I saw an article yesterday that was like “Top 20 Hottest Female DJs” – stuff like that makes me feel sick
‘I saw an article yesterday that was like “Top 20 Hottest Female DJs” – stuff like that makes me feel sick. Why can’t people just appreciate the music? People will judge a female artist’s face and appearance, then judge their music afterwards, which is something I didn’t want to happen.
‘I also hope it means – if I manage to do it correctly – that my music will have a certain longevity. My favourite artists have an air of mystery about them and I think it’s nice to have that, and not have everything out on social media, because it can build an atmosphere around the music.’
While she wants to avoid certain traps of being a female musician, there is an element of femininity to her work that is important. Rather than trying to fit into a mould shaped predominantly by male producers, she’s doing her own thing, which can only help lead the way for other female producers. One of these elements is the use of female vocals, which, on the whole, is not that common in instrumental grime tracks.
Rather than trying to fit into a mould shaped predominantly by male producers, she’s doing her own thing, which can only help lead the way for other female producers
‘It wasn’t particularly deliberate to use female vocals, but a lot of my female friends are singers. They also sit really nicely on the songs – a lot of male vocals are a bit too low to actually sit, and you can do a lot of cool stuff with female vocals.’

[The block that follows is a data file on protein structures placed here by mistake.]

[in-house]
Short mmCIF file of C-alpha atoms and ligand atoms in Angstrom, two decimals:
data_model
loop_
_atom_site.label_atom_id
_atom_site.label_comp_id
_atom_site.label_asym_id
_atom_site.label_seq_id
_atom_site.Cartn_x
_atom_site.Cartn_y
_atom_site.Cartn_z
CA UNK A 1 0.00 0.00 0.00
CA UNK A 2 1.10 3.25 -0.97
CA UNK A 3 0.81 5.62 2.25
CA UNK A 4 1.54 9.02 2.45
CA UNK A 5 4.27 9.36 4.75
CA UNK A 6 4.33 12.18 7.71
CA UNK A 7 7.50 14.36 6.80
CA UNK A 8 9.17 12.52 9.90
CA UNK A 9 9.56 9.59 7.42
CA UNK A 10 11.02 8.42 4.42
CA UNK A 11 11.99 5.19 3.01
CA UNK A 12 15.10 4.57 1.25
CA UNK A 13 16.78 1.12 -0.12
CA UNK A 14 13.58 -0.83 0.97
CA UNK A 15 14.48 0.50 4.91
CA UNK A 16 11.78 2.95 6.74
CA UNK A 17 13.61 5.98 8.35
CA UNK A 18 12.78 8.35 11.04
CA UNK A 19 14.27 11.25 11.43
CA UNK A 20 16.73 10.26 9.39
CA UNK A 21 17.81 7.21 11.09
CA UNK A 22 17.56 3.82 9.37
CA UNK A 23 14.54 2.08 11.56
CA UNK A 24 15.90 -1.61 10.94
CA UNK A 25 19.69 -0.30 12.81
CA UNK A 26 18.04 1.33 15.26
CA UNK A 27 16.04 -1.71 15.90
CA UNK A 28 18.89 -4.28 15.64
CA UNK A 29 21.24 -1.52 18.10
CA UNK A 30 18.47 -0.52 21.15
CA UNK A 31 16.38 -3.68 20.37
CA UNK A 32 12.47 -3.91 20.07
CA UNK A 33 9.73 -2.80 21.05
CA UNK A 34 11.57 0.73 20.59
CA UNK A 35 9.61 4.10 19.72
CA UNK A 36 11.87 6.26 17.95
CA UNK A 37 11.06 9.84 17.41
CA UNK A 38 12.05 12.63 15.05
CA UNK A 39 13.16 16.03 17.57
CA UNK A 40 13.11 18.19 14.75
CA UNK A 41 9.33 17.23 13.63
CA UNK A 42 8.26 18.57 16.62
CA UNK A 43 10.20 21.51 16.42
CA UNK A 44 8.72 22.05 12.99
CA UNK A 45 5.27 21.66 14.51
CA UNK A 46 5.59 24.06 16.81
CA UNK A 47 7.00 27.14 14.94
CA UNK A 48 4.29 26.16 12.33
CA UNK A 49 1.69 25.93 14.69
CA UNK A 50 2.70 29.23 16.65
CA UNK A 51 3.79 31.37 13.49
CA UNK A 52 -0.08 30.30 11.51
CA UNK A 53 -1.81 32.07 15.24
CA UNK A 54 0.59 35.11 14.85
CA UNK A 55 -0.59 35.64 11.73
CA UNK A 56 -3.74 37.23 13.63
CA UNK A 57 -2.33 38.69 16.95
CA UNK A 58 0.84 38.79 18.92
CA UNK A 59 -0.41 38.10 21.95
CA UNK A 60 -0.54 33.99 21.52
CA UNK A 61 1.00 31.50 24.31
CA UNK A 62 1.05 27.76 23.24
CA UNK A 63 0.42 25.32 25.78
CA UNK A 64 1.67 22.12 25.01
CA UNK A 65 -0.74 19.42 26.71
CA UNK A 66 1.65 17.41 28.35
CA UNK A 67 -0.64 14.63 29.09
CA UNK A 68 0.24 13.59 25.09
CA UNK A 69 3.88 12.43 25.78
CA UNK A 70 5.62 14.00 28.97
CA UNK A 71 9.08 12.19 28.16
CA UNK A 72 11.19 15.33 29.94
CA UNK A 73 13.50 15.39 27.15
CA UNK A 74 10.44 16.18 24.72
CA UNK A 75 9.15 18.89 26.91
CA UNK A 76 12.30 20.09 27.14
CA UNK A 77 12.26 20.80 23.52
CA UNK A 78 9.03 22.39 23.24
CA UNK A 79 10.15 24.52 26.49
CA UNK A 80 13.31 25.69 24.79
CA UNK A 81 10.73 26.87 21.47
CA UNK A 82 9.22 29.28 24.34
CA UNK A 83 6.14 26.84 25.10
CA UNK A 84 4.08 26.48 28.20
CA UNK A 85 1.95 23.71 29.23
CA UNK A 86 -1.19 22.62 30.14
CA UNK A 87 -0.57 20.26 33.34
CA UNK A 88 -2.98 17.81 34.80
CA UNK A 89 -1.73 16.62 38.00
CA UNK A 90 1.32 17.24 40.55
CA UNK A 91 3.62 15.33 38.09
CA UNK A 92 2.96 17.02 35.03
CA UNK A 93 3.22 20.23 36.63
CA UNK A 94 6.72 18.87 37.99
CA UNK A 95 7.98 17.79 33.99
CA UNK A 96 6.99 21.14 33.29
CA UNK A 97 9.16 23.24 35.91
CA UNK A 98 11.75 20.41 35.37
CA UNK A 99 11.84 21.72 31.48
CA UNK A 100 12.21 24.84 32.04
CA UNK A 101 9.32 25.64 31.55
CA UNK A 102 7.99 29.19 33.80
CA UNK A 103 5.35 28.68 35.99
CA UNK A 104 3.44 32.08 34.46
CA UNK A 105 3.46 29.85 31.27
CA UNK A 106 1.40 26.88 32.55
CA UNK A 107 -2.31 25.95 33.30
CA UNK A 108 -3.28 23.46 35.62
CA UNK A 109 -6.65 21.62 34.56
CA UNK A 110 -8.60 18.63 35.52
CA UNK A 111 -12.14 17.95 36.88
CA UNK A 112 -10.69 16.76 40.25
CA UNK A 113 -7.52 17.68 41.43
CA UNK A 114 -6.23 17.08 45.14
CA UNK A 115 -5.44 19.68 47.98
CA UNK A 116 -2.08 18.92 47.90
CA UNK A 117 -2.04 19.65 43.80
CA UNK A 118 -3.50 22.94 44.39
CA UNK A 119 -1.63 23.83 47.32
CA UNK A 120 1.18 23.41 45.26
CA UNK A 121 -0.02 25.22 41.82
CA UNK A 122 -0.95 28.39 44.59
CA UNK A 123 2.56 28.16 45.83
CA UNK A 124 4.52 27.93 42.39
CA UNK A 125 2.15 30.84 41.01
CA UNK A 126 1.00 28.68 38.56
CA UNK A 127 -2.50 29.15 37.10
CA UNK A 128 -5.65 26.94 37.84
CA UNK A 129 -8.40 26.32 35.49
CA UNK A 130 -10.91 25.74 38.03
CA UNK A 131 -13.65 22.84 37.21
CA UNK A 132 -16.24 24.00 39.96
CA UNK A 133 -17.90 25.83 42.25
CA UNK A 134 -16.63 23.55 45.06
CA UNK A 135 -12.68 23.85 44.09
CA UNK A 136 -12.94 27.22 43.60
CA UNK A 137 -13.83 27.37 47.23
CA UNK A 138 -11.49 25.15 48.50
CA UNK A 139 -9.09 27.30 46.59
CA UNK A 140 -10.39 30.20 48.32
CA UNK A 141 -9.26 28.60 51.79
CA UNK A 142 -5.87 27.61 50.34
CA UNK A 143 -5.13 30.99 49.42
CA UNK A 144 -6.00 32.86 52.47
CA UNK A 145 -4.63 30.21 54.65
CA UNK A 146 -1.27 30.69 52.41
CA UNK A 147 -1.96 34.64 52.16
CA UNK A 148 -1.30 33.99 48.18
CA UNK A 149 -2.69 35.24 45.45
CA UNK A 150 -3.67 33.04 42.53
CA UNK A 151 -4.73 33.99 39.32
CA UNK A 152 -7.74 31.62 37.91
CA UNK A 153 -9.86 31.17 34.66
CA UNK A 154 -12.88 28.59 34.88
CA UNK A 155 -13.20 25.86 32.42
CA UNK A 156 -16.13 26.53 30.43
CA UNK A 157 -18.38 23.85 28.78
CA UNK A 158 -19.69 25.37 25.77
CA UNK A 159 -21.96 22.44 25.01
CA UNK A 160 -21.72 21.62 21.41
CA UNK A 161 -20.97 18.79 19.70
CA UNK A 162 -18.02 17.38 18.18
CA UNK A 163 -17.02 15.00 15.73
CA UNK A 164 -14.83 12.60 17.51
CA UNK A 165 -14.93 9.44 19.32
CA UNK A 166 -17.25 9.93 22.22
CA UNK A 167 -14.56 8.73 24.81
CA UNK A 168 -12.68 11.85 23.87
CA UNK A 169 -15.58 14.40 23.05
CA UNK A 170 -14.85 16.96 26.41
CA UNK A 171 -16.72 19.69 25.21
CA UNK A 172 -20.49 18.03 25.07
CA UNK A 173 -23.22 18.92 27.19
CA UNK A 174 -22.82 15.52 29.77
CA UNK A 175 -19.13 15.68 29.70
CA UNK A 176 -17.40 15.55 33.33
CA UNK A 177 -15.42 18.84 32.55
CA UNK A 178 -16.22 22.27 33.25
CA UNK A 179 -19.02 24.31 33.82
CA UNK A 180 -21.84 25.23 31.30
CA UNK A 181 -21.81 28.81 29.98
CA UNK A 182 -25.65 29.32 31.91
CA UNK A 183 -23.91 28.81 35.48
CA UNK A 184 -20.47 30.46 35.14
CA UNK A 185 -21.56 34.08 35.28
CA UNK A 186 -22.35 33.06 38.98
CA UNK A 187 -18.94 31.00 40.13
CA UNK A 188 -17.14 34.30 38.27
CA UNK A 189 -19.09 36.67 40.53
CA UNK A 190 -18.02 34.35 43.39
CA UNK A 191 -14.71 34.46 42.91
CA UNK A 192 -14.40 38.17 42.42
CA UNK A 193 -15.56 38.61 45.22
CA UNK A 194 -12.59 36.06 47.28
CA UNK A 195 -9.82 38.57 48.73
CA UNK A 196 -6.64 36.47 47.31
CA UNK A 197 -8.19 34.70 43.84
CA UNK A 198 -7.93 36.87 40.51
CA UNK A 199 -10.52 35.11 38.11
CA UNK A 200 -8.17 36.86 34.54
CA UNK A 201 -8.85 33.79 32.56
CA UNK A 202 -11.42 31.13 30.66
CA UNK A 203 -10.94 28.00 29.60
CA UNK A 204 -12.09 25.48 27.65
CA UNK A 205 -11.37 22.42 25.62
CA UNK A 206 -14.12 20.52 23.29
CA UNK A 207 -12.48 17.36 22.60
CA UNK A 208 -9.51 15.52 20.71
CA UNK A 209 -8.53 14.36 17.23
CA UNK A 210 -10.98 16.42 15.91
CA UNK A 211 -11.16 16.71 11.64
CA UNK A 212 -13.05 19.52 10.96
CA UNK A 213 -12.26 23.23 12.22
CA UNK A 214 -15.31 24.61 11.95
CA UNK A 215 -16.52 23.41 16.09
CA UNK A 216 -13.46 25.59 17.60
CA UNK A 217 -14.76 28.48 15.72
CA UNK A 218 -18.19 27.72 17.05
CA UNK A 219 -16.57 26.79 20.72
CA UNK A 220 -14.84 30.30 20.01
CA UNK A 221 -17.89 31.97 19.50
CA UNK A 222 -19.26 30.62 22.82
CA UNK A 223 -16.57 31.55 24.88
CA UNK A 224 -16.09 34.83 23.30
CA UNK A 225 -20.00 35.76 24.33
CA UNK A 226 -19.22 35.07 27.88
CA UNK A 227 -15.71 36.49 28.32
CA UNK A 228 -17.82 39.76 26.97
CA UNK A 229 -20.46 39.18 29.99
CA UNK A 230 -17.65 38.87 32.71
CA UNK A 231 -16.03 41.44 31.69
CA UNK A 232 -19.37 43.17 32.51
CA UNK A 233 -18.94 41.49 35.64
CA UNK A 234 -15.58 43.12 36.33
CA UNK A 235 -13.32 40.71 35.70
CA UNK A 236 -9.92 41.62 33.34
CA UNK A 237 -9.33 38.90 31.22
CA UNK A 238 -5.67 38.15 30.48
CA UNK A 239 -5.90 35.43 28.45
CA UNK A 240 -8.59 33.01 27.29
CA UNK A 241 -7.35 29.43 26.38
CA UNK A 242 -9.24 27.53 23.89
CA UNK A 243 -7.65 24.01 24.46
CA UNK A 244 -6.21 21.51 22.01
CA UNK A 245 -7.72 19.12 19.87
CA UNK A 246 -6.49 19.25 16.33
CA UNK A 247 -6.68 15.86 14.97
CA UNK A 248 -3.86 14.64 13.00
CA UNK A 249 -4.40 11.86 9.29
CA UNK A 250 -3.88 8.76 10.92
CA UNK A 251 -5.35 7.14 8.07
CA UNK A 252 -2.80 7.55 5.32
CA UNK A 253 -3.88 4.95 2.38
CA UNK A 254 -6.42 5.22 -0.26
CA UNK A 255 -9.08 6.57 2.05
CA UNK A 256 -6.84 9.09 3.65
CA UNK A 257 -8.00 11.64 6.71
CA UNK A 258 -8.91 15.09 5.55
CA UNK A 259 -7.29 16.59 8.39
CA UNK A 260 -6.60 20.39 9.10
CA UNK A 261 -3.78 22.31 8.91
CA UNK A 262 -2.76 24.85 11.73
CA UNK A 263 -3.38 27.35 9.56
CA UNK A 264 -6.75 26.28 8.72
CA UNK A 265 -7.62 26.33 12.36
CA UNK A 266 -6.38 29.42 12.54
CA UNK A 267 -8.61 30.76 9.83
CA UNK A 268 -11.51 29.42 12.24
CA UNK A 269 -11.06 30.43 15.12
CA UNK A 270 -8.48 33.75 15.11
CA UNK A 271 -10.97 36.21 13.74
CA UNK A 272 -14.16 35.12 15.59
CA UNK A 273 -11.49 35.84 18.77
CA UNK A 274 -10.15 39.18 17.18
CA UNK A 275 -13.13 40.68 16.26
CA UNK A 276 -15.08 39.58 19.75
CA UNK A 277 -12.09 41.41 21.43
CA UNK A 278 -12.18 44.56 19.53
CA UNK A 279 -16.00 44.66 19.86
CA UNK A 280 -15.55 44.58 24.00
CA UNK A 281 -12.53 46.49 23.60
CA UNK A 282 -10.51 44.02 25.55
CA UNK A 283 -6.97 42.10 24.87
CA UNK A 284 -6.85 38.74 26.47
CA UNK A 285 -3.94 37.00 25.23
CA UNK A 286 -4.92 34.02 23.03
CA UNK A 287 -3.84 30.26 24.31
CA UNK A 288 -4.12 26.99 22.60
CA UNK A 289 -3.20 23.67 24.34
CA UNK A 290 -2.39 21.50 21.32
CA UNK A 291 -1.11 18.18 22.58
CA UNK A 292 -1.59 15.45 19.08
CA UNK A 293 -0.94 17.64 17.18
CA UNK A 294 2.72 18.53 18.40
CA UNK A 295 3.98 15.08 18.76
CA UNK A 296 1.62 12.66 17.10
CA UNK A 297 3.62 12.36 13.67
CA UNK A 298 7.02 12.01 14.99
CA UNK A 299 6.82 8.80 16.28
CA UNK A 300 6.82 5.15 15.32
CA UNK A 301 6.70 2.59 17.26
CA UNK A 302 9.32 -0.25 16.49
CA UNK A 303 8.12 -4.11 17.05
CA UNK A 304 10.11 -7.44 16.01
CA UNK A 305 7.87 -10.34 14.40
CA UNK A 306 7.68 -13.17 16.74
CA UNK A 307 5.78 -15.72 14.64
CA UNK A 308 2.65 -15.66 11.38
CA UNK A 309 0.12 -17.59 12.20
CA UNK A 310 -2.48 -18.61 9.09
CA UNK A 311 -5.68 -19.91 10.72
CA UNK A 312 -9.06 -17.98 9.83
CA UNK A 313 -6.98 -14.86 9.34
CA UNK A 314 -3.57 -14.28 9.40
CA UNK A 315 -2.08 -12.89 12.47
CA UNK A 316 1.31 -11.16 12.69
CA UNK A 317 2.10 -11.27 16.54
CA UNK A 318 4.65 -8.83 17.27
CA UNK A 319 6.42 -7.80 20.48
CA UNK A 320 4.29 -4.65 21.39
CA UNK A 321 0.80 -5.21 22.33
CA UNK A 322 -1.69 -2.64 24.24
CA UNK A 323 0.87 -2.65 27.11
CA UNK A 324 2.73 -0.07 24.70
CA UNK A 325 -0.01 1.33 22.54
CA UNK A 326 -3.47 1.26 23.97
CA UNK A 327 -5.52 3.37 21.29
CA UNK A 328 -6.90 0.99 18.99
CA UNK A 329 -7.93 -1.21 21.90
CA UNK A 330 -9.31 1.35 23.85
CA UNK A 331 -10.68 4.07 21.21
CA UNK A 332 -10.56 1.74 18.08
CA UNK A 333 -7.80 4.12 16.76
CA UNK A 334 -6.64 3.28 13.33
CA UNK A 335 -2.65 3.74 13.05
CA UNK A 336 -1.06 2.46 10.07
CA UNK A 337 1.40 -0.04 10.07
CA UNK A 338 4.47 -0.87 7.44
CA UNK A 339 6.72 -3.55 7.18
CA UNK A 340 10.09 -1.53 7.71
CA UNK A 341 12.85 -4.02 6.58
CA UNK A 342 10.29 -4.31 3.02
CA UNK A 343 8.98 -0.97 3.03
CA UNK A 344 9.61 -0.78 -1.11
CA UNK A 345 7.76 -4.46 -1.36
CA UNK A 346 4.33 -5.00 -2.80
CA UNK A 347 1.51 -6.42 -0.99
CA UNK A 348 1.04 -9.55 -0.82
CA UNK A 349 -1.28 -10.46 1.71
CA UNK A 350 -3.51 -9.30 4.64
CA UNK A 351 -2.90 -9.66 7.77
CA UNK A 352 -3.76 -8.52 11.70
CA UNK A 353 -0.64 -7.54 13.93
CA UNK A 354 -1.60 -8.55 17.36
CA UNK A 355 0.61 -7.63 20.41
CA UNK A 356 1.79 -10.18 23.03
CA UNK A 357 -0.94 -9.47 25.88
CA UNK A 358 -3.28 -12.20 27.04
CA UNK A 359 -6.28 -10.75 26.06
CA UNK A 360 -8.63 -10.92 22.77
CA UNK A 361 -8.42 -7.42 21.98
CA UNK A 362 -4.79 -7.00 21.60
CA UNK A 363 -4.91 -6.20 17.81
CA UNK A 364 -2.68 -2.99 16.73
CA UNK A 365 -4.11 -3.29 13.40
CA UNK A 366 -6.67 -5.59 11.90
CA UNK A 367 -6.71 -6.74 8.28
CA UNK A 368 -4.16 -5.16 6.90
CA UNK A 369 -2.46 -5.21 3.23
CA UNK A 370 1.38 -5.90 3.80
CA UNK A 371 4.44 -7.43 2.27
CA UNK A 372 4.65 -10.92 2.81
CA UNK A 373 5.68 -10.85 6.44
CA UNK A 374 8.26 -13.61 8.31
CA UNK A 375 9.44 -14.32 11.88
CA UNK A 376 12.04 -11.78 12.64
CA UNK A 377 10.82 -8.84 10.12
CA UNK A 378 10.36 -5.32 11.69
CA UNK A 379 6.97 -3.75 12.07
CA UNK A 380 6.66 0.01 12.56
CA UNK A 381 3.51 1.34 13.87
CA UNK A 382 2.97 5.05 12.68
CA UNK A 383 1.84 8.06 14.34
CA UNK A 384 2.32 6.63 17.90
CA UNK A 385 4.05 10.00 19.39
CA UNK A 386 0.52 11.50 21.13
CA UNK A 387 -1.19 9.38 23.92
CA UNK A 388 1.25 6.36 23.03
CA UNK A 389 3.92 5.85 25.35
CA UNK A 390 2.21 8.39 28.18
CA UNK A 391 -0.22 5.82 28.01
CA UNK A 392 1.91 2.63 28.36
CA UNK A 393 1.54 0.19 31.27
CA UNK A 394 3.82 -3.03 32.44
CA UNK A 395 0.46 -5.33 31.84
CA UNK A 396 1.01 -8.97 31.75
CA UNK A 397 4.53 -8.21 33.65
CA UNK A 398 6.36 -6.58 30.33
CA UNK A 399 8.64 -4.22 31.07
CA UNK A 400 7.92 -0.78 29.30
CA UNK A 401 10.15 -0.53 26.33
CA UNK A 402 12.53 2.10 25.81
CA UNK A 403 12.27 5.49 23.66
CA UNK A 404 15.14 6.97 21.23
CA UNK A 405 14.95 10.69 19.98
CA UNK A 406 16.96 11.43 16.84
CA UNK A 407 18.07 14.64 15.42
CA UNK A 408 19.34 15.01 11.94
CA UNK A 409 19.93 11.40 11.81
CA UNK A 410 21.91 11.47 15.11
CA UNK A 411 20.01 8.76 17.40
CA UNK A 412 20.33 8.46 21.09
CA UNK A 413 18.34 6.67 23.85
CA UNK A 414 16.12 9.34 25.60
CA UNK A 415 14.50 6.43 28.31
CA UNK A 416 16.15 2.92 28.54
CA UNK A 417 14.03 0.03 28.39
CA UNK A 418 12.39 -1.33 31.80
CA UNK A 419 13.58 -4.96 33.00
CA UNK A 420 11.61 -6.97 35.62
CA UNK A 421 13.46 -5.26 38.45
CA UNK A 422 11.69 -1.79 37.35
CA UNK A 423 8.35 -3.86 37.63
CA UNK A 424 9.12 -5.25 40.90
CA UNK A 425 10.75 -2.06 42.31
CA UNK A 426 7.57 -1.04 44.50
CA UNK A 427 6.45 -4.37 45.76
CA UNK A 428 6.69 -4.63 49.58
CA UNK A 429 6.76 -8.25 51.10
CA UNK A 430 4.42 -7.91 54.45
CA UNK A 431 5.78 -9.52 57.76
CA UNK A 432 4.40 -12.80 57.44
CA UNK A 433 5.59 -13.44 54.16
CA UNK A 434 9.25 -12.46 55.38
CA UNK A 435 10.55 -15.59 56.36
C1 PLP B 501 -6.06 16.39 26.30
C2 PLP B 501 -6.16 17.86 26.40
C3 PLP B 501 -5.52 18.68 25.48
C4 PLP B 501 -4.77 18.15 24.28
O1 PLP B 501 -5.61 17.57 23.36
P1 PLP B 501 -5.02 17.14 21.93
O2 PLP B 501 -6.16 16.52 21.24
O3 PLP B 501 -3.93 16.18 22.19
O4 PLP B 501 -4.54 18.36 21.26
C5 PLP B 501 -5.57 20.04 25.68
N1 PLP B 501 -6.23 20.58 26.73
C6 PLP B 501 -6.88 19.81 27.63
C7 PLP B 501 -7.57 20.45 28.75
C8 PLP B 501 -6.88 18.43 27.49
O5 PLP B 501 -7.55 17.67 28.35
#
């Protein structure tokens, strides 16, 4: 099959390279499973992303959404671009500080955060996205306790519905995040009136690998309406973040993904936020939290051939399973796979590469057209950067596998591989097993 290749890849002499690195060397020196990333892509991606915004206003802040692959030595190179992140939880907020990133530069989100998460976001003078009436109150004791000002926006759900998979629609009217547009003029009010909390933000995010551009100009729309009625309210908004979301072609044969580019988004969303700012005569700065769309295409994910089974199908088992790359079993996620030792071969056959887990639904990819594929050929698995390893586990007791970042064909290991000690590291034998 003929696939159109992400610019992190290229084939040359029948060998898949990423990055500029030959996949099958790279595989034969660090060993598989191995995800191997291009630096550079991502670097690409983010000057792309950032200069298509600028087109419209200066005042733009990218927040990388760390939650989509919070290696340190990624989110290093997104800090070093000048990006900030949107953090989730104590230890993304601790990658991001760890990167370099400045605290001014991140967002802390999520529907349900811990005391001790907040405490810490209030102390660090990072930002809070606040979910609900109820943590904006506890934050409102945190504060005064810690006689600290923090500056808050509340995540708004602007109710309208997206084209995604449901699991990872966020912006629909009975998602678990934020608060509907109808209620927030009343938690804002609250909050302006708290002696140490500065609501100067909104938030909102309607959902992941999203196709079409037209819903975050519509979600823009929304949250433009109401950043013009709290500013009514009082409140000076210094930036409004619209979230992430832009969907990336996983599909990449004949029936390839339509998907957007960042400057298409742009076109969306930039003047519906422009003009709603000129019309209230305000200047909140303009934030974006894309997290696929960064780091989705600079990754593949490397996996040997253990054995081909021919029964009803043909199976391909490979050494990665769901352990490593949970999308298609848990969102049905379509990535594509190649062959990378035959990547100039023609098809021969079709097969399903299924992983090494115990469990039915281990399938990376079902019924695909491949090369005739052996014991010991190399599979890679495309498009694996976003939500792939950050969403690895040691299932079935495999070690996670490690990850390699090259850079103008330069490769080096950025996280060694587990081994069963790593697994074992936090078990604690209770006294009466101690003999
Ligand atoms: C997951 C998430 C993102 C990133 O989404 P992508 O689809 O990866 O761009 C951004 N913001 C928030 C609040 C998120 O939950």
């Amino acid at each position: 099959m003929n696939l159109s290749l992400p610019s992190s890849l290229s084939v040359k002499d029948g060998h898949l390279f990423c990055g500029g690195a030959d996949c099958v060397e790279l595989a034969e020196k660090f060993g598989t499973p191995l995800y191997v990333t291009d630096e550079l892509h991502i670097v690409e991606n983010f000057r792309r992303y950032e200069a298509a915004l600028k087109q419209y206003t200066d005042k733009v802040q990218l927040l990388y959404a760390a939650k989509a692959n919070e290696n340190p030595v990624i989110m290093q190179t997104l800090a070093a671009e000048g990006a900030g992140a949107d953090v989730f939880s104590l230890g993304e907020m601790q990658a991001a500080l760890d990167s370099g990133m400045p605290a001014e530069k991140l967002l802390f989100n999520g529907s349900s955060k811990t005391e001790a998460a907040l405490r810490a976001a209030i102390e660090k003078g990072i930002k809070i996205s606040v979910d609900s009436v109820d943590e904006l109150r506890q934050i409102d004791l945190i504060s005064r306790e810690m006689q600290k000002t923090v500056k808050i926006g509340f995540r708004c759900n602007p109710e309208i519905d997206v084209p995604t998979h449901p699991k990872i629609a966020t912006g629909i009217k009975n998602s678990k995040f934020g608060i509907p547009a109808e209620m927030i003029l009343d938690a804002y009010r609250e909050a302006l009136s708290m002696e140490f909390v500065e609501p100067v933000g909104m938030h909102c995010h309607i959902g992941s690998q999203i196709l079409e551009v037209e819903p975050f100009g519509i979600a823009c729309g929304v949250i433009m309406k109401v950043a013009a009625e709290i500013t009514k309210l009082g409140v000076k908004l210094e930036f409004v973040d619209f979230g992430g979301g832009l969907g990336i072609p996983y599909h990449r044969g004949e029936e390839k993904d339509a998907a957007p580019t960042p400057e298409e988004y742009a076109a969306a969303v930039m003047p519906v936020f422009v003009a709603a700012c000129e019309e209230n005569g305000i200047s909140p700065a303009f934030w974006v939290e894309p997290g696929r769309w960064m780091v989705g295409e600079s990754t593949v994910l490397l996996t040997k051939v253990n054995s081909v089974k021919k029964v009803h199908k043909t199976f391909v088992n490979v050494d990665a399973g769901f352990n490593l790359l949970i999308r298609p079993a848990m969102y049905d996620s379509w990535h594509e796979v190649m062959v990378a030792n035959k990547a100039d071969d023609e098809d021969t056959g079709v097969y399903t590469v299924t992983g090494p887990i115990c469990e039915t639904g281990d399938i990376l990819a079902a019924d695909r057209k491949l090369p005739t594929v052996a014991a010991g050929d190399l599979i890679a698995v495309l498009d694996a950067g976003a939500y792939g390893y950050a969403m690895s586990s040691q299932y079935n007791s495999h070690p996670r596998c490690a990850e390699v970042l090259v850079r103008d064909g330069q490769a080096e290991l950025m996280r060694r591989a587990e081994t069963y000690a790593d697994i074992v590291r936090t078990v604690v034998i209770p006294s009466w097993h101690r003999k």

While she’s not actually on the label, Lucy could be considered a very good friend of Bristol’s all-female record label Saffron Records, who have been helping push her music over the last year. ‘Saffron Records have been so supportive of my music and spreading positivity – sharing my stuff and just supporting in general. It’s really, really been helpful.’
Saffron Records have been so supportive of my music and spreading positivity
Lucy has also been getting a lot of love from Bristol tastemakers The Blast, who initially booked her for Sequences Festival this year on their new Bristol Stage. As one of Bristol’s biggest bass music festivals, it would have seen her sharing a lineup with the likes of Chase & Status, Kahn and Neek, and Mefjus. Unfortunately it was a few days before her dissertation hand in, so she had to turn the opportunity down.
‘I couldn’t go because my mum was going to cuss me out too much. I would have failed my whole uni degree if I’d gone. Hopefully next year, if I keep it up, then I can play Sequences, because that would be amazing.
The support system for me in Bristol is mad